HISTORY of the UPC Bar Code
The history of the UPC bar code and how the bar code symbol and system became a world standard.
Wallace Flint was the first person to suggest an automated checkout system in 1932. Flint’s system was economically unfeasible, however, 40 years later, Flint, as vice-president of the National Association of Food Chains, supported the efforts which led to the Uniform Product Code (UPC).
Norman Joseph Woodland and Bernard Silver are most often credited as having originally invented the barcode on October 20, 1949 by filing patent application serial number 122,416 (which became Patent Number 2,612,994). Though Woodland and Silver pioneered the concept of a symbol and a reader, it was not until 1974 that the first UPC bar code was actually used in a supermarket.
On June 26, 1974 at 8:01 am, at a Marsh Supermarket in Troy, Ohio, a 10-pack of Wrigley’s Juicy Fruit was run through a hand-made laser scanner made by NCR Corp. (then called National Cash Register Co). The register rang up this sale – 67 cents (according to wrigley.com see ‘1974’) – marking the first time in history that a UPC was used at checkout. With that, a new, computerized era in supermarket shopping began. Since that first pack of gum, (which just happened to be the first item shopper Clyde Dawson lifted from the cart at Marsh’s Supermarket that day), the black and white UPC bar codes we see in use everywhere today have helped speed checkout and track the sales of billions of items at retail establishments everywhere. Also in 1974, National Cash Register Co changed its name to NCR.
George Laurer is credited as the inventor of the modern UPC bar code system.
It was 1970 when McKinsey & Co. (a consulting firm) in conjunction with UGPCC (which stood for the Uniform Grocery Product Code Council, a corporation formed by the grocery industries’ leading trade associations* ) defined a numeric format for product identification. A request was made to many companies to make a proposal of a code, a symbol incorporating the code, and specifications for both. The request went to Singer, National Cash Register, Litton Industries, RCA, Pitney-Bowes, IBM and many others large and small.
*The UGPCC became the UPCC which became the UCC.
Most of the other companies had optical codes and scanning equipment in the market place already. IBM did not. Therefore, in 1971 George Laurer was given the task by IBM management to design the best code and symbol suitable for the grocery industry.
In May of 1973, IBM’s proposal was accepted. The only changes made by UGPCC was the type font used for the human readable and the ink contrast specification.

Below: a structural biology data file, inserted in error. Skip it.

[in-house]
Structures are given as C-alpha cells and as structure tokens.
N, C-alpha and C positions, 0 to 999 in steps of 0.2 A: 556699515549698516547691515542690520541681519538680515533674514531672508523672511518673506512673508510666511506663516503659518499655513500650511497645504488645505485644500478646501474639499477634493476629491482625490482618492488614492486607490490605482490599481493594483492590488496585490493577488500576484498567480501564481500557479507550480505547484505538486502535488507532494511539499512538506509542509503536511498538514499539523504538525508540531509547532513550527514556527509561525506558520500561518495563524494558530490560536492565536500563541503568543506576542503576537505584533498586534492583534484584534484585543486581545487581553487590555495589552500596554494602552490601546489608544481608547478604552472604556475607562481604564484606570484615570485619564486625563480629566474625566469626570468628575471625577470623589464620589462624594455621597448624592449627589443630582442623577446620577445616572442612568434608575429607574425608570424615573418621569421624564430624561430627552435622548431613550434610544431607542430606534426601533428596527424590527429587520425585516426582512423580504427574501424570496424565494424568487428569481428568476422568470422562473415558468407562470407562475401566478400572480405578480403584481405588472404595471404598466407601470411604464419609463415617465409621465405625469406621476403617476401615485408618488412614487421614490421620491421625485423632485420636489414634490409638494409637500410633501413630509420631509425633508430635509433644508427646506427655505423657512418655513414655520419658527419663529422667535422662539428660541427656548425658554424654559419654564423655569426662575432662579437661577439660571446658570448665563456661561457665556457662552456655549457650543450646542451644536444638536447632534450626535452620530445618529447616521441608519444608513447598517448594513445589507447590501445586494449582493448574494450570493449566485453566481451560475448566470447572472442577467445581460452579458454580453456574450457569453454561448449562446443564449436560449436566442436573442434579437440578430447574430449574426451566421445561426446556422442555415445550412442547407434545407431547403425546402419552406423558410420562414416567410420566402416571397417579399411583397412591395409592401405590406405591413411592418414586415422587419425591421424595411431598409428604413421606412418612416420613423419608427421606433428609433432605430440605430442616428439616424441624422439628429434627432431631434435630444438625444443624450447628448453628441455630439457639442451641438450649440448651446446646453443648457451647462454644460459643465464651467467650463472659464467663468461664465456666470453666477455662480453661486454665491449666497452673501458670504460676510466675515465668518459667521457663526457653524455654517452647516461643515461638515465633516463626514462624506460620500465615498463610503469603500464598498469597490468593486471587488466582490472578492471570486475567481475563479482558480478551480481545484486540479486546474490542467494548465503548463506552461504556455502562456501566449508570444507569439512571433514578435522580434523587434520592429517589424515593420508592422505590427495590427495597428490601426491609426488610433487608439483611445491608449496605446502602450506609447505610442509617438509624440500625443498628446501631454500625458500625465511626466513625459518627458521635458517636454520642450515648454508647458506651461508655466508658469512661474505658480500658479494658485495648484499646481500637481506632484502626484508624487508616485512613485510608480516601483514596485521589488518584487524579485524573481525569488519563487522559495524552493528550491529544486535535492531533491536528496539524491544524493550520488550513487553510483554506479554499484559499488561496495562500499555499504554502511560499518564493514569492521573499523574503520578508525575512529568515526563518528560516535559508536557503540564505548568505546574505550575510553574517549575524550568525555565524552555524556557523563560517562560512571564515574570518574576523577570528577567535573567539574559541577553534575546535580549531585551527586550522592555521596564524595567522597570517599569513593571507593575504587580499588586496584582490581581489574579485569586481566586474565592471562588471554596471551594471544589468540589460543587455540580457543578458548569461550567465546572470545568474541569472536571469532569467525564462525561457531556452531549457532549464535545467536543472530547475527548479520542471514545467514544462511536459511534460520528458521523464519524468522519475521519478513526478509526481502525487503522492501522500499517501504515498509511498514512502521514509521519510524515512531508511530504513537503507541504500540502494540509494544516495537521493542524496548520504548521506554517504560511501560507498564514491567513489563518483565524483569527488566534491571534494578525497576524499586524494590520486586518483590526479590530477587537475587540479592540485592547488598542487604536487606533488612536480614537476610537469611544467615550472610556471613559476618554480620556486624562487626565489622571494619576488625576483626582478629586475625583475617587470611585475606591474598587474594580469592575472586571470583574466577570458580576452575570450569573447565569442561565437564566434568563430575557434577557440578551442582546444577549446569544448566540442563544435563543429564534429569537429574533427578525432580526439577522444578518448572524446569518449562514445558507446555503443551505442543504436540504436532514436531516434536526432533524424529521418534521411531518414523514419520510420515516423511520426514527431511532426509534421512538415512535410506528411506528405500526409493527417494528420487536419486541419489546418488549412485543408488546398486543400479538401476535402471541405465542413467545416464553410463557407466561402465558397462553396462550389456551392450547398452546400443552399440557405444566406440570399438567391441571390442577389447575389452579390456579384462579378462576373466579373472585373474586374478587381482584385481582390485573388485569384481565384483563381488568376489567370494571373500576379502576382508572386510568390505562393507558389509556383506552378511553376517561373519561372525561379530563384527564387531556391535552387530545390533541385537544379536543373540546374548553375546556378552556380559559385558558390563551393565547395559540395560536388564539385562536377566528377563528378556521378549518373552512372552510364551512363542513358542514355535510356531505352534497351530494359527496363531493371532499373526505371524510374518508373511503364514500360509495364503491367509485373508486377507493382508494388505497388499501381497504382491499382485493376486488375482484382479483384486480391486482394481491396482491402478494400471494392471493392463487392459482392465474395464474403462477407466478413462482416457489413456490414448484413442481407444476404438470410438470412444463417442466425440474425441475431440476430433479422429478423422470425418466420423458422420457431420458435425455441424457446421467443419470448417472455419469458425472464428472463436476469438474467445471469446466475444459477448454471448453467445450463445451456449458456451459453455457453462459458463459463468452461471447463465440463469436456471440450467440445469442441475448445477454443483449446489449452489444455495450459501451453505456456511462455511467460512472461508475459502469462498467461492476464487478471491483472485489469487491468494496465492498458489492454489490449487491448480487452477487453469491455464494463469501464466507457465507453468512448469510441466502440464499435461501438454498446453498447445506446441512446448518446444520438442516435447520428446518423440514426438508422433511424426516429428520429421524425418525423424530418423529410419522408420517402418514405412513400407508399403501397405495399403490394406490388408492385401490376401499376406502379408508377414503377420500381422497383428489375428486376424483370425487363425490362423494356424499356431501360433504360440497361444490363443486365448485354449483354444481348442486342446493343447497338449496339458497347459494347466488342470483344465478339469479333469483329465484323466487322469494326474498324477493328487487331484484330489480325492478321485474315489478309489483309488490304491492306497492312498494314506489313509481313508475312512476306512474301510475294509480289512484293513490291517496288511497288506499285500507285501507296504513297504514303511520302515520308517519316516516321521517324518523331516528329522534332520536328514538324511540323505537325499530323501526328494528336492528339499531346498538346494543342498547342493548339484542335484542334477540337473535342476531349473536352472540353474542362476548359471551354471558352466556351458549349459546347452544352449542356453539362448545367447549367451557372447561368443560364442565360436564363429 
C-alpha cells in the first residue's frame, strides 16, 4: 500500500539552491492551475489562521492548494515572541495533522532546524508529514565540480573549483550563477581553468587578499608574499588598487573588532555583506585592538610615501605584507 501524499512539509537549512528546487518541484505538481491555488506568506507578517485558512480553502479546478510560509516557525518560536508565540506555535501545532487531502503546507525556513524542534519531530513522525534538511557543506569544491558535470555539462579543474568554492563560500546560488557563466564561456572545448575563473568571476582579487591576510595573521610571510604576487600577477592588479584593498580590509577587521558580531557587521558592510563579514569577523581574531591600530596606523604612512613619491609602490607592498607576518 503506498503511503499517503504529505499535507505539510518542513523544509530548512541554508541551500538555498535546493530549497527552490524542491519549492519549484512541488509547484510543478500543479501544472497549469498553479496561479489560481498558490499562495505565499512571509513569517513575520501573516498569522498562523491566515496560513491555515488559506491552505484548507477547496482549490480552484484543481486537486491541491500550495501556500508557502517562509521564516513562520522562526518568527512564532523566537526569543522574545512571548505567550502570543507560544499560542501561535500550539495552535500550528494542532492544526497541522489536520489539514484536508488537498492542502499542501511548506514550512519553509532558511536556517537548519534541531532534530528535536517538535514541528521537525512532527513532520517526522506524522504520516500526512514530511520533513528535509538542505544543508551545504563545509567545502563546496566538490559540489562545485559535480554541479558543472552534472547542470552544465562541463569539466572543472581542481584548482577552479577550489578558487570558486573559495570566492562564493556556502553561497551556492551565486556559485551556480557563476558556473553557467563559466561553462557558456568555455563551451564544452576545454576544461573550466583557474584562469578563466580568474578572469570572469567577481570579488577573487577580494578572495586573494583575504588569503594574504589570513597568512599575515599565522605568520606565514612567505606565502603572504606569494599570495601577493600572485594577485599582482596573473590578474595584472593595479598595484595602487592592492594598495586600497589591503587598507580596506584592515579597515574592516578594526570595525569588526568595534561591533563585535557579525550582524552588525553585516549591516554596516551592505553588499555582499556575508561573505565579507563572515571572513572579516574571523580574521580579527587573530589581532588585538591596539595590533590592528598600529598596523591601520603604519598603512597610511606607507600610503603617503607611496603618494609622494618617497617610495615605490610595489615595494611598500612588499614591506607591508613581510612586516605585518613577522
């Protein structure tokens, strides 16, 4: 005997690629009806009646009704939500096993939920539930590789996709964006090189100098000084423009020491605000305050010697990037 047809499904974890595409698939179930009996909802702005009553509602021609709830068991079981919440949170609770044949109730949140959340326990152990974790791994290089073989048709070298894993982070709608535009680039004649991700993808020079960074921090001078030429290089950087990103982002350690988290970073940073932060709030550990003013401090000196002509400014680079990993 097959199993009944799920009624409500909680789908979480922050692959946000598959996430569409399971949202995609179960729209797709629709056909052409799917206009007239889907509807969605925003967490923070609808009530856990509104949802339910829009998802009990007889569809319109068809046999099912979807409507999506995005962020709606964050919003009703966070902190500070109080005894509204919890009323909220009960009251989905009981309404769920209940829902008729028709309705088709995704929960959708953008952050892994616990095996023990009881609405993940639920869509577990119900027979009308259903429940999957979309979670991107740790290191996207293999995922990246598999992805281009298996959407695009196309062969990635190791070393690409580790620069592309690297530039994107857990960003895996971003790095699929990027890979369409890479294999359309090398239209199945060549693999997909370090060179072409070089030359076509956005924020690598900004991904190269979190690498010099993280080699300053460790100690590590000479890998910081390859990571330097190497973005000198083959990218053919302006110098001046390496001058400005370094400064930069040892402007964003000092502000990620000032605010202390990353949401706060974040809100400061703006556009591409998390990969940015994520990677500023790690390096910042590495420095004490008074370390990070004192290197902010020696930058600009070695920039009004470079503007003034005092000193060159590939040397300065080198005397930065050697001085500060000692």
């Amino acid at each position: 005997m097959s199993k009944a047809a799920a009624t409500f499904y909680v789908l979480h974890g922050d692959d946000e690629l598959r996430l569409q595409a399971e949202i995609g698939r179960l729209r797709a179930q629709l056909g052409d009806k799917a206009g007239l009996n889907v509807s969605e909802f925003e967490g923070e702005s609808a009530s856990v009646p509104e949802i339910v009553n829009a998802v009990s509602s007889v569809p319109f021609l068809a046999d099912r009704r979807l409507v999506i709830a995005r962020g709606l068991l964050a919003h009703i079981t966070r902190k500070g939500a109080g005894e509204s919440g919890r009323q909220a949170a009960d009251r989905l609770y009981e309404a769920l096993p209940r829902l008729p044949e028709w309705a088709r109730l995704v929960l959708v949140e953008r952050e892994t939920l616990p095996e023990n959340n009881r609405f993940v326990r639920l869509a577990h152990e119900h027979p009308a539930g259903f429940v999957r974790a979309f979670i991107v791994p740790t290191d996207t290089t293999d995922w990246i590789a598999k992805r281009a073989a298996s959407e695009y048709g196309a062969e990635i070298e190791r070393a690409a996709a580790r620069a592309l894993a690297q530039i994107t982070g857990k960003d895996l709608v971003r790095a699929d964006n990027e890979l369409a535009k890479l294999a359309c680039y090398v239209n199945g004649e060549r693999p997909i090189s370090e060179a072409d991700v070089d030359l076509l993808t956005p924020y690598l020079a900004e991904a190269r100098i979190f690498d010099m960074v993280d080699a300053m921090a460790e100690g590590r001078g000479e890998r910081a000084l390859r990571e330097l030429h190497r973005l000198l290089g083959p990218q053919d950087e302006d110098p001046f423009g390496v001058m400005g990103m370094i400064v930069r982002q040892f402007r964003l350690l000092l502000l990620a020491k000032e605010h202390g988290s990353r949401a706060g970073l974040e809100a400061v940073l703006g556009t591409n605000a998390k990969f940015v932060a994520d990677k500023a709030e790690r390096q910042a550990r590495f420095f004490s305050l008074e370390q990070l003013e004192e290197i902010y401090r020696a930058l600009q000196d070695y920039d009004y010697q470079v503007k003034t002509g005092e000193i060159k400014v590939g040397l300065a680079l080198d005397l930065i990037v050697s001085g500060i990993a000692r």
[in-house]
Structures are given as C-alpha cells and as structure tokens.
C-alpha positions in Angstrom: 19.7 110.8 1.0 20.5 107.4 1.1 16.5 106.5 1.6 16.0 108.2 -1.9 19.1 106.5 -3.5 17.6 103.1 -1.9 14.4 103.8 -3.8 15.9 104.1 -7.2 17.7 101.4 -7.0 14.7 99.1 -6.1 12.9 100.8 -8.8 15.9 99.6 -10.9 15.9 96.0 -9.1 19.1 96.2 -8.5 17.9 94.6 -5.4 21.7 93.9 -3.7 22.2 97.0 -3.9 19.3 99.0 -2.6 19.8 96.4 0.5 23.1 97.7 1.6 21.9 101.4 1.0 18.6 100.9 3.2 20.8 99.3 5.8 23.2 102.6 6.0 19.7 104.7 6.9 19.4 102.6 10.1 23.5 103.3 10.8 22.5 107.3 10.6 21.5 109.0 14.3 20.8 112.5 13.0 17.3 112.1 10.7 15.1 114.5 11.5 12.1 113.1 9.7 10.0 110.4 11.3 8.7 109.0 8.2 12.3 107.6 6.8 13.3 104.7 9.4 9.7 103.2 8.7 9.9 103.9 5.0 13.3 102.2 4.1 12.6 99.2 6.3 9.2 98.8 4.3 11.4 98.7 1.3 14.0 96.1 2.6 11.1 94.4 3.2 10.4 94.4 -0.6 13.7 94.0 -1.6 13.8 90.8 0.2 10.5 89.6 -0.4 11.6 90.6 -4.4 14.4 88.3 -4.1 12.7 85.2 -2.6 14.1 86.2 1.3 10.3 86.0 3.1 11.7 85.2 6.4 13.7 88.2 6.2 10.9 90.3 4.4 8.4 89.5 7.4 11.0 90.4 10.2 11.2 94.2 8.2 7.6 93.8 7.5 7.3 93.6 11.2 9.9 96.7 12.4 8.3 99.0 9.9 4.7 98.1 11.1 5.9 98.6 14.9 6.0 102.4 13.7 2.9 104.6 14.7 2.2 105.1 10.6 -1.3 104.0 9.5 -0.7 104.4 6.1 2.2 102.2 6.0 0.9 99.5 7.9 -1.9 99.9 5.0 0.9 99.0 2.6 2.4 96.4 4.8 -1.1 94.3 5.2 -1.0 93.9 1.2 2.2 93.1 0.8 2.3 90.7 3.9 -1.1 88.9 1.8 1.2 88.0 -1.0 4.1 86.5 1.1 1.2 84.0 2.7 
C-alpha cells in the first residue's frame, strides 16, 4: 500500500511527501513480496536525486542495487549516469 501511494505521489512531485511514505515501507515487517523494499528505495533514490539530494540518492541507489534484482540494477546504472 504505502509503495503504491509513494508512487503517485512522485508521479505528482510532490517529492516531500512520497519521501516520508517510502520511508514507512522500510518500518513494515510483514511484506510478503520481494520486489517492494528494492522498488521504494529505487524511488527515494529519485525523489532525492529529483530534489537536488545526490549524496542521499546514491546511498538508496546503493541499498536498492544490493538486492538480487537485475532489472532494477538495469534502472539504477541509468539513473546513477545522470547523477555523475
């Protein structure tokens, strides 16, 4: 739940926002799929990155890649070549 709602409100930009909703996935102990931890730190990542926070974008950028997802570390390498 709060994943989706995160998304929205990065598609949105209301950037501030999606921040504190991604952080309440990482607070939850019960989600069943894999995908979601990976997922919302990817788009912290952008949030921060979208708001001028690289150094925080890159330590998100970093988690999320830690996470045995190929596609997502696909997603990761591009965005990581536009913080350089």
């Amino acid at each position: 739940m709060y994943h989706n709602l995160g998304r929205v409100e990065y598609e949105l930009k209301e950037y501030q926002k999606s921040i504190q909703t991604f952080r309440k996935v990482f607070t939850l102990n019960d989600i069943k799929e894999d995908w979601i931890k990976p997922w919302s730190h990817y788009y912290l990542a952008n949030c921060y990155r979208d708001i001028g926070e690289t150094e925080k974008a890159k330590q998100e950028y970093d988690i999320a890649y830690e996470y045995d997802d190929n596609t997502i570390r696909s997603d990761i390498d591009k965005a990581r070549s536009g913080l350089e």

Following the acceptance of the original UPC specification, George Laurer was asked to find a way to add another digit. The symbol already held twelve, the eleven required by UGPCC and a check digit George Laurer added to achieve the required reliability. The addition of the thirteenth digit could not cause the equipment to require extensive modification. Further, the original domestic version could not be modified.
The extra digit would allow for “country identification” and make the UPC worldwide. Again George Laurer found a way to accommodate the requirement and the EAN (European Article Numbering system) symbol was born. Many countries are using the same symbol with their identifying country “flag” (the 13th digit), but chose to call the symbol by other names. An example is JAN (Japanese Article Numbering system), the Japanese version. The symbol has truly become worldwide.
In the years since 1973, George Laurer has proposed, and the Uniform Product Code Council, Inc. (formerly UGPCC) has accepted, several other enhancements. Among these enhancements is a price check digit for domestic and another for European markets. There is also an expanded symbol, Version D, which has not yet seen wide use.
History of the modern bar code above provided by George Laurer himself. Please be sure to visit George Laurer’s web Site. Semi-retired, George continues to consult on UPC bar codes on a freelance basis. George Laurer was inducted into the Innovation Hall of Fame (IHOF) in May 1991 in recognition of his significant inventions and for creating the standard form of the Universal Product Code. A 36-year veteran of the International Business Machines Corporation (IBM) who retired in June of 1987, George Laurer is the holder of 25 patents. He is also the author of 20 published Technical Disclosure Bulletins. During his career, IBM recognized and rewarded him for many technical innovations. He received the prestigious “Raleigh, N.C. Inventor of the Year” award in 1976. In 1980 he was honored with IBM’s Corporate Technical Achievement award for his work on the Universal Product Code proposal that was issued in 1970 by McKinsey & Co. and Uniform Grocery Product Code Council, Inc. Before joining IBM, he received the B.S. in electrical engineering form the University of Maryland in 1951. He came to the University after having served in World War II and attending a technical school to learn radio and TV repair. Upon completion of his first year at the technical school, his instructor convinced him that he should not continue that course of study, but that he should go to college.